Happily Ever After.
But is there really such a thing? The quotes from my last post were meant to tie into this whole idea of a Happily Ever After. Does it exist? As a child raised on Disney I would like to think so. But what happens after "Happily Ever After" rolls across the screen and the credits roll. Does Cinderella take to the drastic change in lifestyle? Does Ariel, who marries at the age of 16, ever regret her decision to leave all she's ever known? Does the love Beauty has for the Beast still exist for the Prince that he is? Questions, Questions...
Many of Disney's movies are based on other writings, often much darker, like the Ogre that is the Prince's mother in the tale of Sleeping Beatuy who's daughters name is L'Arore. They have often prettied up the story, changing it to fit their mold. From a historical standpoint Pocahontas is atrocious. First, that isn't even her original name. When she met John Smith she was about 10 years old. They never married. She married a dude named John Rolfe when she was 19.
So what are we learning from disney?
Well apparently we are to marry the perfect man. He is strong, smart, brave, he is wealthy and handsome. He can dance, fight off evil dragons, captain a ship, and give a kiss that makes time seemingly stand still. He can sing. AND he just happens to be a prince.
I found this online and couldn't help but laugh. And you know you have the song in your head now (provided you have seen Mulan).
We are also learning that animals are our best friends. They can dance with us, sing with us and make us a dress for pete's sake. I mean. Who needs real friends when you can have tons of creepy mice that talk and wear clothes be with you all day. Not to mention if you wander around in the woods you might stumble onto a cute cottage with 7 little men with ridiculous names and horrendous cleaning skills that can take you in.
If we were to live solely on what fairy tales tell us then all boys and girls would believe that "Glass slippers and pumpkin carriages are comfortable. Swapping your voice and family for a pair of legs is a good deal. Love transforms haughty beasts into Princes. Pretty girls fall for hunchbacks. Kissing a Princess with 100 years of morning breath is pleasant. All boys grow up, stop fighting pirates and fall in love. Gods give up their hard earned immortality for commoners. Princesses fall for street urchins. And that falling in love with an explorer does not risk a nasty smallpox infection." (I found this on a FB group and laughed out loud.)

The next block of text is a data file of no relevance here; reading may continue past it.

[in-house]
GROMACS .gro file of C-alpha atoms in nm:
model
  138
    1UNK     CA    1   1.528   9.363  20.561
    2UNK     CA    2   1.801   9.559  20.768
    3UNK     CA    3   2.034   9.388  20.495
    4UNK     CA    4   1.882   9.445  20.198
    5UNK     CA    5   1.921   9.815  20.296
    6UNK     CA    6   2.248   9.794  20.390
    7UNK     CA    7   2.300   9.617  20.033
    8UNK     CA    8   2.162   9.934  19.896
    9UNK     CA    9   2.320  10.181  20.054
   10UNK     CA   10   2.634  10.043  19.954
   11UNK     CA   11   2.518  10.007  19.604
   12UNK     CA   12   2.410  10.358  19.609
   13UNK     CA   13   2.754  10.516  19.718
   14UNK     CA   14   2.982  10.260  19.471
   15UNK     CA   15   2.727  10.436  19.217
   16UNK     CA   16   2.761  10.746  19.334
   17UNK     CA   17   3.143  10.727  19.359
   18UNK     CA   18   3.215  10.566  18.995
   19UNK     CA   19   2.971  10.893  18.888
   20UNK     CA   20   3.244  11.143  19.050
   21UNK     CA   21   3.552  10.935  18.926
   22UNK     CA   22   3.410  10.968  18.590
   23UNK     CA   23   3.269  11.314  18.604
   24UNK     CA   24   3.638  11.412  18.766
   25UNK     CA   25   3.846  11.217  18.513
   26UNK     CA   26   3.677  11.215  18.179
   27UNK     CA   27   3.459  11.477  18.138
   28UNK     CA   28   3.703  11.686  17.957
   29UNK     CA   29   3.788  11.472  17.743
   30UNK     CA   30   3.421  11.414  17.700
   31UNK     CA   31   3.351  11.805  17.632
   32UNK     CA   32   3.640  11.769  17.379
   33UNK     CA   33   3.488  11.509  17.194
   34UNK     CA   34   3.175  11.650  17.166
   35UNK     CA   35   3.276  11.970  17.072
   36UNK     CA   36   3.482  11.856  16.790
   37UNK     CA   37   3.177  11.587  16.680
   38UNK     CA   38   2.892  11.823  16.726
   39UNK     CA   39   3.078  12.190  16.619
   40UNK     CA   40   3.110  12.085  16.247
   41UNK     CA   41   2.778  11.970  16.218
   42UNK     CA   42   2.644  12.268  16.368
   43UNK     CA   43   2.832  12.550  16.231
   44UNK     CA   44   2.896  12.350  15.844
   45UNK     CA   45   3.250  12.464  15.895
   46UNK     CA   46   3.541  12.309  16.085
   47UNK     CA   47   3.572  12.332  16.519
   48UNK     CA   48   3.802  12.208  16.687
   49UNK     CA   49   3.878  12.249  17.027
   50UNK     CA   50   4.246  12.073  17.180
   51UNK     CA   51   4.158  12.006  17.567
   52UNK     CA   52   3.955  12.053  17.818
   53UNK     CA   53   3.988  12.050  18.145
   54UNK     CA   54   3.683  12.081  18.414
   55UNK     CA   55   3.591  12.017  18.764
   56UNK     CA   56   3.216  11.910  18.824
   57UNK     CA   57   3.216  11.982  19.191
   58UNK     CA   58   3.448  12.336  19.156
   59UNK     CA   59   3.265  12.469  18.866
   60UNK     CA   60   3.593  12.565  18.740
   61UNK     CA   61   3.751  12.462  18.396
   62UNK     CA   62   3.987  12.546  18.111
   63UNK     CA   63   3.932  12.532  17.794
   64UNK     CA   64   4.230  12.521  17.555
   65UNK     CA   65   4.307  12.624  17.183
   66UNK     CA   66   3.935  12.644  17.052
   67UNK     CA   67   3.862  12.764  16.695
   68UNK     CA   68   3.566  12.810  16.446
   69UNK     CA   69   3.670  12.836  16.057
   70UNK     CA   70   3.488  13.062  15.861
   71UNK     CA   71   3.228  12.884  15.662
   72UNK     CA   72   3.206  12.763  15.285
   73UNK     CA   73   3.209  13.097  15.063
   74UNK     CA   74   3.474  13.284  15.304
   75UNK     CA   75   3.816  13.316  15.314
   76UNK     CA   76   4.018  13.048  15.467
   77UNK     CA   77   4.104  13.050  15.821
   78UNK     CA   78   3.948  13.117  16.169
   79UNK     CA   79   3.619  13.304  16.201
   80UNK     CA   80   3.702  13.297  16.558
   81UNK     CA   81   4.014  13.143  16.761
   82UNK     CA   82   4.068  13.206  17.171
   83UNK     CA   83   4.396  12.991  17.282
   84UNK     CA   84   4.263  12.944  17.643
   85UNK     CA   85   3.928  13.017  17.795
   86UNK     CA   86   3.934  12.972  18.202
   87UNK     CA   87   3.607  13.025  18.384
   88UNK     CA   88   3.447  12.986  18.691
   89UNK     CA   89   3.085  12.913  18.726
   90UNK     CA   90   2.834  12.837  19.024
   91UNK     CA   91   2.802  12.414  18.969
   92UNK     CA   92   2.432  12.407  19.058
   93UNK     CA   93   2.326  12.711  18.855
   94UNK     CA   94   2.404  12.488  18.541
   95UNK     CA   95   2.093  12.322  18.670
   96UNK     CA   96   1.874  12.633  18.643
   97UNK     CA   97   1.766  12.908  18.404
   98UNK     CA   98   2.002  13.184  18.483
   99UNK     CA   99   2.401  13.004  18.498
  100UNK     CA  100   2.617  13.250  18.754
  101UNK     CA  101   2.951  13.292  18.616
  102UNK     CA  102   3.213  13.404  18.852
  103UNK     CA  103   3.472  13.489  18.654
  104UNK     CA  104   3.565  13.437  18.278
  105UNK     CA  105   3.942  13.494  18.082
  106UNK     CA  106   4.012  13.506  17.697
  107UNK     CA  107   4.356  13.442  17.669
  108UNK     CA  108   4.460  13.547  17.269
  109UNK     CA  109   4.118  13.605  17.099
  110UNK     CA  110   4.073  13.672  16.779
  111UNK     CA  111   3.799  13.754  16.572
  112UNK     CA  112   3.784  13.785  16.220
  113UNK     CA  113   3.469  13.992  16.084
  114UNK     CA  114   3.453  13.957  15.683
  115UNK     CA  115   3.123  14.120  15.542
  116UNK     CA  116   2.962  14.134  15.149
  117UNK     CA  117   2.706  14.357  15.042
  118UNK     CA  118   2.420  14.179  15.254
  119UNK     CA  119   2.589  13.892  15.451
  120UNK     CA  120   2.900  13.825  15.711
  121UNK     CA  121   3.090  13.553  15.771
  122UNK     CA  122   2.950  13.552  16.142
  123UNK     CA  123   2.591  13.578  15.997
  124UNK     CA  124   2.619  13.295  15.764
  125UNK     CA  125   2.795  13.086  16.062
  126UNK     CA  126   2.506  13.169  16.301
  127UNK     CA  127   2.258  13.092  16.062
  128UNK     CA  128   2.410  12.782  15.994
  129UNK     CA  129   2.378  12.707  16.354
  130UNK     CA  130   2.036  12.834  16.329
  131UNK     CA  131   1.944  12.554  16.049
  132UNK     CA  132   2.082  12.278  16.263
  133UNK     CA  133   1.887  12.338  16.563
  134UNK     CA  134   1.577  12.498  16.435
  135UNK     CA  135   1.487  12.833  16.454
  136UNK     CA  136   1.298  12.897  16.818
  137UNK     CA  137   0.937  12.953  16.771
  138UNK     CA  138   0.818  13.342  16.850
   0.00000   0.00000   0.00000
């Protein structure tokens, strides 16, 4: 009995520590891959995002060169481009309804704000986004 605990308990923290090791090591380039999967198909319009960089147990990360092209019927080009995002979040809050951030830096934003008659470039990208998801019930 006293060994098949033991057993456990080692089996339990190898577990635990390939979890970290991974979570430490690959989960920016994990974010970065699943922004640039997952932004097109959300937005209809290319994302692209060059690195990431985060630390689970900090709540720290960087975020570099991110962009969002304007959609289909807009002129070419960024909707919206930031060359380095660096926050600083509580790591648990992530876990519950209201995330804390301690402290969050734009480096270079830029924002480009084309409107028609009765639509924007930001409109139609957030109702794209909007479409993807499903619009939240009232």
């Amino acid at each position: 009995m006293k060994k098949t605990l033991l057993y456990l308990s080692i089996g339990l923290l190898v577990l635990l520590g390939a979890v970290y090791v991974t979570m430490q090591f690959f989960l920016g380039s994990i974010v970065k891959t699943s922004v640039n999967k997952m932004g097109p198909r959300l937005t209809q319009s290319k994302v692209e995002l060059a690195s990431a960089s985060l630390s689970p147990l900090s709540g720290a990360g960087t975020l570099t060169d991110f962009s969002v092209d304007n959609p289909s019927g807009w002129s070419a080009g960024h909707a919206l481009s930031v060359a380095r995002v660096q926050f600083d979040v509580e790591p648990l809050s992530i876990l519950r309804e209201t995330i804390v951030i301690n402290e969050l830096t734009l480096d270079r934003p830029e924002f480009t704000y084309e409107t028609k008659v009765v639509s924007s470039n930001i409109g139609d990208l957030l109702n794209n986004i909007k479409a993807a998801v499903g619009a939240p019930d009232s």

Now don't get me wrong. I love my Disney just as much as the next girl. But has Disney put unrealistic expectations in the minds of little girls? Unless you have a mental health issue or are Dr. Doolittle I highly doubt a talking animal will be your friend. Is it even possible to find a good-looking, dancing, singing, strong, enemy-fighting man that believes what you do and has the same hopes for the future? Every girls is looking for that happy ever after. That perfect man. Because thats what we think is out there for us. But is it really? Is there a Prince Perfect?
I am a firm believer that somewhere out there, there has to be a Prince Perfect-For-Me. A girl's gotta have hope right? Fun fact: I am 22 and have never dated. Never had a boyfriend. Never been on a date. I'm not saying this to get sympathy I am simply saying this because it's tough out there for a Christian girl with traditional values to find that 'perfect' person. But I have to believe that there is a bigger plan at work.
I stumbled across this quote from the women who make up the Christian group Barlow Girl: "We believe that God has one perfect man already chosen for us; therefore we have no need to worry ourselves in searching for him. When the time is right, we know God will bring us together. In the mean time, we are not hiding in a closet avoiding all males, we are still living our lives, just without the pressure of having to have a boyfriend."
So back to the quotes on my last post. We are all Cinderella. We all have an inner beauty and must go out and find our happiness. (Something that I have yet to put into action). While perhaps a happily forever after doesn't exist, what about the now? What about taking pictures of happy moments to make sure they are ever after? It's hard to let go of that fairy tale. We all want a happy ending with our own prince or princess. So while Disney may give us unrealistic expectations, maybe those very expectations are actually Disney's way of giving us a gift. A way to keep the kid inside of us alive. That childlike wish, hope, faith, that someday our Prince (or Princess) will come. That we will get our happily ever after before the credits roll and the storybook closes.
Side note: I used to work at a video rental store and had a dad tell me he would not allow his children to watch Disney movies. "Why?" I asked. His response was that almost all Disney movies portray one of the parents dying, as already dead, or as absent. Have you ever noticed that? Cinderella, Snow White, Aladdin, Little Mermaid, 101 Dalmations, Pocahontas... crazy, right!?